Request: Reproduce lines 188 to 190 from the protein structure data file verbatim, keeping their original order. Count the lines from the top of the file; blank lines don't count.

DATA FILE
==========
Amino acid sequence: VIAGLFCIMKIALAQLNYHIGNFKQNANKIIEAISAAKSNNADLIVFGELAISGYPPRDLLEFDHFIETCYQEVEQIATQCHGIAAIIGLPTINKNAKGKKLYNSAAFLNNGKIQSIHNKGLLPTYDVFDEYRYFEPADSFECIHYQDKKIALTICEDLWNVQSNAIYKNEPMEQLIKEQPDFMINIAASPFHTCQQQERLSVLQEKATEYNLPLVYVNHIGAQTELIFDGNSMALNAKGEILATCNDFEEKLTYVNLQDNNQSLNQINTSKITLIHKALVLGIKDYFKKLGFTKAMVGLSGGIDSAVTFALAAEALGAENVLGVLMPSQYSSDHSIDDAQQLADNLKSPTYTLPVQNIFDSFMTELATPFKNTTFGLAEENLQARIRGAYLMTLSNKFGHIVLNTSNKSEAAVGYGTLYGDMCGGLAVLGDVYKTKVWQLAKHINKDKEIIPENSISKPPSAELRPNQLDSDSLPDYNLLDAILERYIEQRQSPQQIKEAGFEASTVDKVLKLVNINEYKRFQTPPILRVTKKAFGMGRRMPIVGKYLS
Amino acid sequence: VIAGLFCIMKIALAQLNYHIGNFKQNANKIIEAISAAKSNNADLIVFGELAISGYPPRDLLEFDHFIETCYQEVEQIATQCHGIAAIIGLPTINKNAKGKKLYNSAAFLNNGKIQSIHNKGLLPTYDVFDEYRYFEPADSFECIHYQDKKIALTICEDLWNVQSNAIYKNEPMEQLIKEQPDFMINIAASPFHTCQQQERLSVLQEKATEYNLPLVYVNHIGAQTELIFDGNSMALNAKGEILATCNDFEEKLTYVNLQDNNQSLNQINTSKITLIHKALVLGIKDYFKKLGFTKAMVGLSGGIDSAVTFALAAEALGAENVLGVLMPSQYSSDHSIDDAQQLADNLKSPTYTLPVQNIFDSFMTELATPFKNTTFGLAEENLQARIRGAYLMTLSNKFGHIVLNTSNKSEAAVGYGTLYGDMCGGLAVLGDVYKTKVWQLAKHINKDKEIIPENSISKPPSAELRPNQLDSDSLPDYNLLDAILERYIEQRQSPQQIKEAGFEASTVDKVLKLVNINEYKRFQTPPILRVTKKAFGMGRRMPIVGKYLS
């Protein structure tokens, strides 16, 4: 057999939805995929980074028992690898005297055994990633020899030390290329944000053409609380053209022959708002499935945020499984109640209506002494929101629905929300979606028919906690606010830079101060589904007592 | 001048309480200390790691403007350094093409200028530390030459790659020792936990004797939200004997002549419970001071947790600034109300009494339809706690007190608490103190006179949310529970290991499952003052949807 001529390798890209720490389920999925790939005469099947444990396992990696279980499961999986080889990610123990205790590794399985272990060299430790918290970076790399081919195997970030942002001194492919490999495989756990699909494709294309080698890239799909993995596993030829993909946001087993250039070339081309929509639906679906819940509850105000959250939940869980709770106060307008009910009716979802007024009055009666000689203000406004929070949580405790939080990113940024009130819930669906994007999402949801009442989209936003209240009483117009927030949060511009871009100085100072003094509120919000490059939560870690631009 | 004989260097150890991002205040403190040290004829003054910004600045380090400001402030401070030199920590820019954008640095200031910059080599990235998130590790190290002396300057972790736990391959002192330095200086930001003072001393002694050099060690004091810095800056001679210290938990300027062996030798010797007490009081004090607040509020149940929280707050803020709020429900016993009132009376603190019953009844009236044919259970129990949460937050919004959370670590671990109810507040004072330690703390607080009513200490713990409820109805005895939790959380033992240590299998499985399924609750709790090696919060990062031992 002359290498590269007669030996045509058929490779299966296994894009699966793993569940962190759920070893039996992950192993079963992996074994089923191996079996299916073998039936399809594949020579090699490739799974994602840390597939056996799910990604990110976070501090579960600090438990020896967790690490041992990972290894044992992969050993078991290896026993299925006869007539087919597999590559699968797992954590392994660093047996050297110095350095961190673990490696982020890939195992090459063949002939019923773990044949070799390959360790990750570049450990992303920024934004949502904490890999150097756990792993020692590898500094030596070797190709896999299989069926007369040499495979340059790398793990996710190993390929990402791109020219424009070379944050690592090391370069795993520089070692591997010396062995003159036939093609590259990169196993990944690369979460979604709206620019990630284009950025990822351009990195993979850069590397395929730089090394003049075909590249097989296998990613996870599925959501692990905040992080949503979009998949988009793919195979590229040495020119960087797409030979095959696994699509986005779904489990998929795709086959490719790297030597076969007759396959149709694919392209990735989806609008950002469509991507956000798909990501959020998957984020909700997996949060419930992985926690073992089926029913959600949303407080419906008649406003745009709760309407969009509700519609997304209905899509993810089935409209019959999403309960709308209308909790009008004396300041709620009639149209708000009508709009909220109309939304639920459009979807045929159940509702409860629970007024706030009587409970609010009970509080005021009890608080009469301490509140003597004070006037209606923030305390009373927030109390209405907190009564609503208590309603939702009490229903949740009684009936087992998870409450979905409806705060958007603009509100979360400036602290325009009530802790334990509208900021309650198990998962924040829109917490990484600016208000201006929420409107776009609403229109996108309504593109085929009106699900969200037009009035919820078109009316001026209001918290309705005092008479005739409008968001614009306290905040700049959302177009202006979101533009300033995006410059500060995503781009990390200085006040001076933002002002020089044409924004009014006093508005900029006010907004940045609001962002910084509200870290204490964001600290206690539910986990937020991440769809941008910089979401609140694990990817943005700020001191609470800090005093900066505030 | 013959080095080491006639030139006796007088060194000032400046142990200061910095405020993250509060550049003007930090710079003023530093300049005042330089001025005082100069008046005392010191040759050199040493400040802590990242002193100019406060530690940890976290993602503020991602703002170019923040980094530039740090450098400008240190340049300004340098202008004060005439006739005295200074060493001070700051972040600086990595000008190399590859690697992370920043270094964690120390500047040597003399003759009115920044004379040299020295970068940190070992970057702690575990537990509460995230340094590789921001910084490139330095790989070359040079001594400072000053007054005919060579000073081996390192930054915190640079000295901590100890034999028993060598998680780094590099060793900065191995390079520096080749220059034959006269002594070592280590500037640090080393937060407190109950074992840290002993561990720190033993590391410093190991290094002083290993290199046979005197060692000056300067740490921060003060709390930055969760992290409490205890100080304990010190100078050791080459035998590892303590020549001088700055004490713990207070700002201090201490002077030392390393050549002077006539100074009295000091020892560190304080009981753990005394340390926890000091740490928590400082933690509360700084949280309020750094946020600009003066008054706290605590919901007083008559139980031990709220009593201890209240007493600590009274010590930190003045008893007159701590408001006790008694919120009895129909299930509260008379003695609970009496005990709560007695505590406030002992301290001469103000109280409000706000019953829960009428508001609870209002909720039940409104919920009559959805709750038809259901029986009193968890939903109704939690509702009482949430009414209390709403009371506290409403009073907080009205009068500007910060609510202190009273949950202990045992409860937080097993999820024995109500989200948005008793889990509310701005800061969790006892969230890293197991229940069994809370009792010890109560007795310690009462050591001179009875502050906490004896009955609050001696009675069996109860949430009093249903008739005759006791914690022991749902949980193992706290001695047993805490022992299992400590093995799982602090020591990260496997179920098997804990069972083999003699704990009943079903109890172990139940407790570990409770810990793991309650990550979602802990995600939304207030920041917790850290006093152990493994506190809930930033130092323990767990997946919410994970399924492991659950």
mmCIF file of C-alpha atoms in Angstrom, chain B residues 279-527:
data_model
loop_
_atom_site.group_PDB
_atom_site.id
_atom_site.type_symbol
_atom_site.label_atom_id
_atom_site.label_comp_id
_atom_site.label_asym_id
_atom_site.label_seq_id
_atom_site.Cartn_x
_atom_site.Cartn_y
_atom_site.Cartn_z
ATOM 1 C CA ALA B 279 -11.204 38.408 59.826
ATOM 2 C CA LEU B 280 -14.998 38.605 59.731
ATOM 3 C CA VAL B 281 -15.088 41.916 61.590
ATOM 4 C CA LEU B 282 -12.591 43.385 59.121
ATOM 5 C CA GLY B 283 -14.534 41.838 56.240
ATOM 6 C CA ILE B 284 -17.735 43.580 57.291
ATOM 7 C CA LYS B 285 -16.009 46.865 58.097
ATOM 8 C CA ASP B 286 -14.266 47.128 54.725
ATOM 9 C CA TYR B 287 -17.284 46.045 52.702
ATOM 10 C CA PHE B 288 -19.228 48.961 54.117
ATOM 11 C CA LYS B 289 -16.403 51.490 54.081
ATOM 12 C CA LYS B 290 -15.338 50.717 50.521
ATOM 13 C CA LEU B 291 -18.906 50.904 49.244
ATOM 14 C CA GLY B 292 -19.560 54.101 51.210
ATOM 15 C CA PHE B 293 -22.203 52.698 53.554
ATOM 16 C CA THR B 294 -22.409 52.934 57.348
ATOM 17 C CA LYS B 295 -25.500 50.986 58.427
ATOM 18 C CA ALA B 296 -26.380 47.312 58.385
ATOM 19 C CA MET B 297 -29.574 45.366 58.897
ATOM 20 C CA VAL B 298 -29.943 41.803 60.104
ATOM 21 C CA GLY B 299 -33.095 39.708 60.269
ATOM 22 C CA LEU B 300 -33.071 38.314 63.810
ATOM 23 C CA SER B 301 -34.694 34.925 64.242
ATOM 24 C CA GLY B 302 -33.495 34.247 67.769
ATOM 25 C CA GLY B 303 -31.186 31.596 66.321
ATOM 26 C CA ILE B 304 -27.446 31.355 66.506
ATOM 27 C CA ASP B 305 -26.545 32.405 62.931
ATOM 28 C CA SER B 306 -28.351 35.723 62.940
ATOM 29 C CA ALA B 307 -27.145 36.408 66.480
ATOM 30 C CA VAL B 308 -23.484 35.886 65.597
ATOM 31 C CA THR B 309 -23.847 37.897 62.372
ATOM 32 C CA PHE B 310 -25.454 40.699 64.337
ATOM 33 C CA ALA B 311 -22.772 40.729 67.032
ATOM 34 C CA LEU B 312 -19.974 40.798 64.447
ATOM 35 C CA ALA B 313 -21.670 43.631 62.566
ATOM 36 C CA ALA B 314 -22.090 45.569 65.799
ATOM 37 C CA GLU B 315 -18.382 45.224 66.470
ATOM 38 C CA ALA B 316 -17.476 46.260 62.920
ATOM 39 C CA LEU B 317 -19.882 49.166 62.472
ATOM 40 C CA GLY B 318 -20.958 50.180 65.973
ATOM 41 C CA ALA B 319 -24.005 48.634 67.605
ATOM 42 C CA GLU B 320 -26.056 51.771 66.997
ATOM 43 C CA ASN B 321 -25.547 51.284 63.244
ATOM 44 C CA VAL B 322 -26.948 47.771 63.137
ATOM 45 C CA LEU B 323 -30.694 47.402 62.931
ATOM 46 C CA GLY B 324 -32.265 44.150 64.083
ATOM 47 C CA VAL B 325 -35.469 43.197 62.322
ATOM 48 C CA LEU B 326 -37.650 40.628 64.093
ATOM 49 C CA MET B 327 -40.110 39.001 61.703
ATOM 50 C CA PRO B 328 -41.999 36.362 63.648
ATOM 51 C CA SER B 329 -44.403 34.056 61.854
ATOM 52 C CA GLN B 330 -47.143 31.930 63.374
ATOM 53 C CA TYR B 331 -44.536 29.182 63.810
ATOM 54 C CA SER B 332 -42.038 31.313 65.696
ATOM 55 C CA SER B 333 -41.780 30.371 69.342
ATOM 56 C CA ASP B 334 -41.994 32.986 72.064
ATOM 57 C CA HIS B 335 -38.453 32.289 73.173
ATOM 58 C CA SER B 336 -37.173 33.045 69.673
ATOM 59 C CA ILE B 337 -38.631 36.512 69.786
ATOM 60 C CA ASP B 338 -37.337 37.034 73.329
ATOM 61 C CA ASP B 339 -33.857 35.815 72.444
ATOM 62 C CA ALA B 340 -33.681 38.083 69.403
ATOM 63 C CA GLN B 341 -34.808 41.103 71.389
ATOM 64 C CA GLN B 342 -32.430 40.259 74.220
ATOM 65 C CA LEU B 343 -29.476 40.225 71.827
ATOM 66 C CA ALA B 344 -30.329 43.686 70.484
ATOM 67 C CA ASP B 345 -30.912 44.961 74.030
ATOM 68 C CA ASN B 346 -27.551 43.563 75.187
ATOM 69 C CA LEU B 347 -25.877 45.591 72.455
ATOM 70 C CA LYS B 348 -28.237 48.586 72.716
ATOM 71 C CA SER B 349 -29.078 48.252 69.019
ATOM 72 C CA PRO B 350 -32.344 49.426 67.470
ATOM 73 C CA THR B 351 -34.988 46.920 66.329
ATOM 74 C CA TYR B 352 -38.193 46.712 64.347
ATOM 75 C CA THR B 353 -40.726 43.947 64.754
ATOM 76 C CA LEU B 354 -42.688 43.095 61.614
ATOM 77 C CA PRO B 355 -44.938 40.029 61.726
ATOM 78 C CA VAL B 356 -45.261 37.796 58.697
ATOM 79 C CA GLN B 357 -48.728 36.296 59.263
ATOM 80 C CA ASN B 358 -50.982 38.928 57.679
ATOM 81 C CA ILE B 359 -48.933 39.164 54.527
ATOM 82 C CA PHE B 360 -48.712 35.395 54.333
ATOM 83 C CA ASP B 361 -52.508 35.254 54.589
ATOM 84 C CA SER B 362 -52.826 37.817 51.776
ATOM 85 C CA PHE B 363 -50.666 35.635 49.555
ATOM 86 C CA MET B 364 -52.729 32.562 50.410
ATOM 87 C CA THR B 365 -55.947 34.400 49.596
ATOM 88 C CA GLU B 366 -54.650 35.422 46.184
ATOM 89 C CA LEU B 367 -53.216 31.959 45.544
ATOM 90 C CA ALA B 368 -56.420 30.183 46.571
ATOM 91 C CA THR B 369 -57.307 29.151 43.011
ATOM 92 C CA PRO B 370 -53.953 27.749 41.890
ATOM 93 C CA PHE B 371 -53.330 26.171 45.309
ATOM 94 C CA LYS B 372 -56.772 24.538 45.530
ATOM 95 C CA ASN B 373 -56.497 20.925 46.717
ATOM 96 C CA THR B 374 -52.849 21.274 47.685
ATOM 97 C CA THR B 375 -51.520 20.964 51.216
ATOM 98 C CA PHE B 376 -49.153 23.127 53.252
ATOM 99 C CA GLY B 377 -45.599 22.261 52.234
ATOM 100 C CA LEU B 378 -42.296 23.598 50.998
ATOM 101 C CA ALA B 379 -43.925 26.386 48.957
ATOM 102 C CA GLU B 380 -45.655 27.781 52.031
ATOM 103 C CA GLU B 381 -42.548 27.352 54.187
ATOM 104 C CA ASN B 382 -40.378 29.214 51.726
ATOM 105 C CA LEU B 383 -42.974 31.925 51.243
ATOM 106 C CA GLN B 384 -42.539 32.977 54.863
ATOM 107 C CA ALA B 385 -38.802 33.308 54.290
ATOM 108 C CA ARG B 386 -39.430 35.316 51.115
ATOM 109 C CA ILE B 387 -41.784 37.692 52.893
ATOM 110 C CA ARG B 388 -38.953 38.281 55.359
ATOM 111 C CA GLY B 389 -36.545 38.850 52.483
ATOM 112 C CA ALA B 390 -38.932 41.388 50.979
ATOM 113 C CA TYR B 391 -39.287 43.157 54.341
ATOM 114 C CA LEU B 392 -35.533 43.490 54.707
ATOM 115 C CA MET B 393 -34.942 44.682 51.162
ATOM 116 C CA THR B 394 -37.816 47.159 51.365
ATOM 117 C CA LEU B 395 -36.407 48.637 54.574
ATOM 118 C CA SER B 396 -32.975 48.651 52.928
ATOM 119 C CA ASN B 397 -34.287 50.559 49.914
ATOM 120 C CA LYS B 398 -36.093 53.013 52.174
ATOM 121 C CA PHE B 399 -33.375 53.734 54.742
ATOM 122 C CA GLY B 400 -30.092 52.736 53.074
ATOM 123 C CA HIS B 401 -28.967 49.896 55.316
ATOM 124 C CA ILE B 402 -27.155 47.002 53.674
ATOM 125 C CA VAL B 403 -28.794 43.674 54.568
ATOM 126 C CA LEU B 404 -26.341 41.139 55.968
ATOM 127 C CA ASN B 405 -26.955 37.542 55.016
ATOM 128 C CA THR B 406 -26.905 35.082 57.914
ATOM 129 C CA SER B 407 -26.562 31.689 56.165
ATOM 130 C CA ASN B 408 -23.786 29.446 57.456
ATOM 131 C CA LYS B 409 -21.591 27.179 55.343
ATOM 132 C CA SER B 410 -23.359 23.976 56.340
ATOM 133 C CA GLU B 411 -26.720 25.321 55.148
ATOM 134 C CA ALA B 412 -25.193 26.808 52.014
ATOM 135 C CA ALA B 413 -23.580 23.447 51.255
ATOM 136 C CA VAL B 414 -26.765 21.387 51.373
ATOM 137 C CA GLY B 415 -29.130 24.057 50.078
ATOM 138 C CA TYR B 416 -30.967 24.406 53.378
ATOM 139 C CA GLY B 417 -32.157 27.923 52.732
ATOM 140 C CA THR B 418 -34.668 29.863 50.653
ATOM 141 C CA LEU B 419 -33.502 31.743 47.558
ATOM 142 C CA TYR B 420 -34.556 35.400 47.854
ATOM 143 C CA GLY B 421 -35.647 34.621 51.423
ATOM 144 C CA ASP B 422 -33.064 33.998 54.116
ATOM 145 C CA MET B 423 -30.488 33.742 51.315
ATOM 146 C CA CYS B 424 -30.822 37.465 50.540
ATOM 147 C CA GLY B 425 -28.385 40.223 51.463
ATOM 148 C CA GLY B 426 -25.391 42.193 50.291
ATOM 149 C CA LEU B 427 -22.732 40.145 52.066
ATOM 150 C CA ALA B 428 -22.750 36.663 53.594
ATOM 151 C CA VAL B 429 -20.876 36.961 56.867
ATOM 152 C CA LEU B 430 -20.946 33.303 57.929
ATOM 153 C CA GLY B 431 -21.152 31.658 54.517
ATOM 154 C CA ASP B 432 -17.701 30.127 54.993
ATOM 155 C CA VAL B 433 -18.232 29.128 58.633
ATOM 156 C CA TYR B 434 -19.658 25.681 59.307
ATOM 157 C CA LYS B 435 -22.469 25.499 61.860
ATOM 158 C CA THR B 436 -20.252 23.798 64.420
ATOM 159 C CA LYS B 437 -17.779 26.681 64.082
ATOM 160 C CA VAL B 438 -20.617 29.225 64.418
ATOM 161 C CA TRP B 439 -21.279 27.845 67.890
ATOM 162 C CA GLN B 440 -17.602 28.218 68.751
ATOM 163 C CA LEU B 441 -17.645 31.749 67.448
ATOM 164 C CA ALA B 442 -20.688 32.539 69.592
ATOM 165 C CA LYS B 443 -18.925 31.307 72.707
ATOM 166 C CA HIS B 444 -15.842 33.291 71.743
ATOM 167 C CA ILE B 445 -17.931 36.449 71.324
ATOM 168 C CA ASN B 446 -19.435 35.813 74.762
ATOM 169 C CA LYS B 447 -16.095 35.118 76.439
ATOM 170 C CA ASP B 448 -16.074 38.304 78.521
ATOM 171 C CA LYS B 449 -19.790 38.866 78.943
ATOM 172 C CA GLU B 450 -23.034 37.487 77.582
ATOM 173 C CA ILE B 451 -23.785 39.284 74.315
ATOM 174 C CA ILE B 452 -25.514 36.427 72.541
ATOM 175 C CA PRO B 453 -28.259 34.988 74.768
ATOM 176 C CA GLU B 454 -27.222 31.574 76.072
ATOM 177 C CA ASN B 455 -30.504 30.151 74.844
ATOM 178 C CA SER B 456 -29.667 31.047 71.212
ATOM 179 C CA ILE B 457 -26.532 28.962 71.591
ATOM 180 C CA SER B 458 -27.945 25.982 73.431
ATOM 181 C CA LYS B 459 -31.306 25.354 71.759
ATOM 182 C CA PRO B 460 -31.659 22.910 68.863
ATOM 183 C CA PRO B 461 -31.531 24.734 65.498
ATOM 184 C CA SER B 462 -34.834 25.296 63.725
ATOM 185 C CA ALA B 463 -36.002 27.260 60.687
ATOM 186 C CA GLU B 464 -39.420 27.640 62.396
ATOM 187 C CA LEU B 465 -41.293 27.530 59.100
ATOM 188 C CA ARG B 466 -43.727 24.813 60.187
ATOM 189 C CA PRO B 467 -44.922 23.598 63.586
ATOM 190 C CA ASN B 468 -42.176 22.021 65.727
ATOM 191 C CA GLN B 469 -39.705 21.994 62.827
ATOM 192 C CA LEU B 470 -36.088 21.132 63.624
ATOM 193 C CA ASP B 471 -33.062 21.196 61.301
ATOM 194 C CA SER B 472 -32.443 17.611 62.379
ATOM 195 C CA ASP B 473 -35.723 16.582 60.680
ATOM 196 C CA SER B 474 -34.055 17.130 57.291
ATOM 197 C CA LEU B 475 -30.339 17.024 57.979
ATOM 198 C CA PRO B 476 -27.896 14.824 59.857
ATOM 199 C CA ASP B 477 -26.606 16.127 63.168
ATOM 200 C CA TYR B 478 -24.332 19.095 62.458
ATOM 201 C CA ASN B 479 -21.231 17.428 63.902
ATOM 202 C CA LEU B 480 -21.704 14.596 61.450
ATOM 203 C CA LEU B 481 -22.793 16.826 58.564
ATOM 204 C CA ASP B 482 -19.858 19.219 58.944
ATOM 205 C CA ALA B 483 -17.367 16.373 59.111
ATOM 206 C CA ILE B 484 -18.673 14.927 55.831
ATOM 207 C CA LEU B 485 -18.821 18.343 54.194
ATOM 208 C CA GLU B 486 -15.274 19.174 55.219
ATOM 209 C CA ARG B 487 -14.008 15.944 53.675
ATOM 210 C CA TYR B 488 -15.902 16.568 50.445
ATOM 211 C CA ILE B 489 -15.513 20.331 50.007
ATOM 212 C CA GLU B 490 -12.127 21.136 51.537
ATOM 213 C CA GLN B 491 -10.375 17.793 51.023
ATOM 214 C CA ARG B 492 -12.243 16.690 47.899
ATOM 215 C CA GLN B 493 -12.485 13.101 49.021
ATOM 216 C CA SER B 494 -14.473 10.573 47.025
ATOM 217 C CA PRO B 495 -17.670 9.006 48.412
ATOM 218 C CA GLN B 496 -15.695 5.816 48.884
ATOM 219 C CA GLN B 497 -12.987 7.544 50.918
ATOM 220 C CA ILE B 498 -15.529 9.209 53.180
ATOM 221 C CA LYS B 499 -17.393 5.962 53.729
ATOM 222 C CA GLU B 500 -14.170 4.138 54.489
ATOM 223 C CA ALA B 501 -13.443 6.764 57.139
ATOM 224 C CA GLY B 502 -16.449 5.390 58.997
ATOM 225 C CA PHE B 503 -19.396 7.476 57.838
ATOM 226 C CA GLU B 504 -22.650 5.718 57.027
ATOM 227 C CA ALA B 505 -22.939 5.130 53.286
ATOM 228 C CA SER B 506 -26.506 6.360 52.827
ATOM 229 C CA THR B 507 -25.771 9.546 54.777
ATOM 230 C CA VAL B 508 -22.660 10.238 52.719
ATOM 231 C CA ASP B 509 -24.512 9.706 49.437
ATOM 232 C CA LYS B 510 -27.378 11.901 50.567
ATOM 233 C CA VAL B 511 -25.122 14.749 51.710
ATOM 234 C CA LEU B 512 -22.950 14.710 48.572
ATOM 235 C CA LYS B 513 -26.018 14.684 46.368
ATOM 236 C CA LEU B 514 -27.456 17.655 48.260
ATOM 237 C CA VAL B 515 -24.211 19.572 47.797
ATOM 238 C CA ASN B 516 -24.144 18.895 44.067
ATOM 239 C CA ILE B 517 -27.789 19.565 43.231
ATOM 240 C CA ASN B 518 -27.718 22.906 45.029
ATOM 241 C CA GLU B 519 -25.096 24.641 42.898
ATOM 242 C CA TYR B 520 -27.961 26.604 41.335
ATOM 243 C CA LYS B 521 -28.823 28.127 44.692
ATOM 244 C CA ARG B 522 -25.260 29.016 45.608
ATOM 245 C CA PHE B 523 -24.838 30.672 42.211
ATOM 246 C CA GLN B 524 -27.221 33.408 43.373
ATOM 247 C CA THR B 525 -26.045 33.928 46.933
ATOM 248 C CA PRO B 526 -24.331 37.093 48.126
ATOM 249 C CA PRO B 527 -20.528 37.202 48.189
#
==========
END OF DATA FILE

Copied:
ATOM 172 C CA GLU B 450 -23.034 37.487 77.582
ATOM 173 C CA ILE B 451 -23.785 39.284 74.315
ATOM 174 C CA ILE B 452 -25.514 36.427 72.541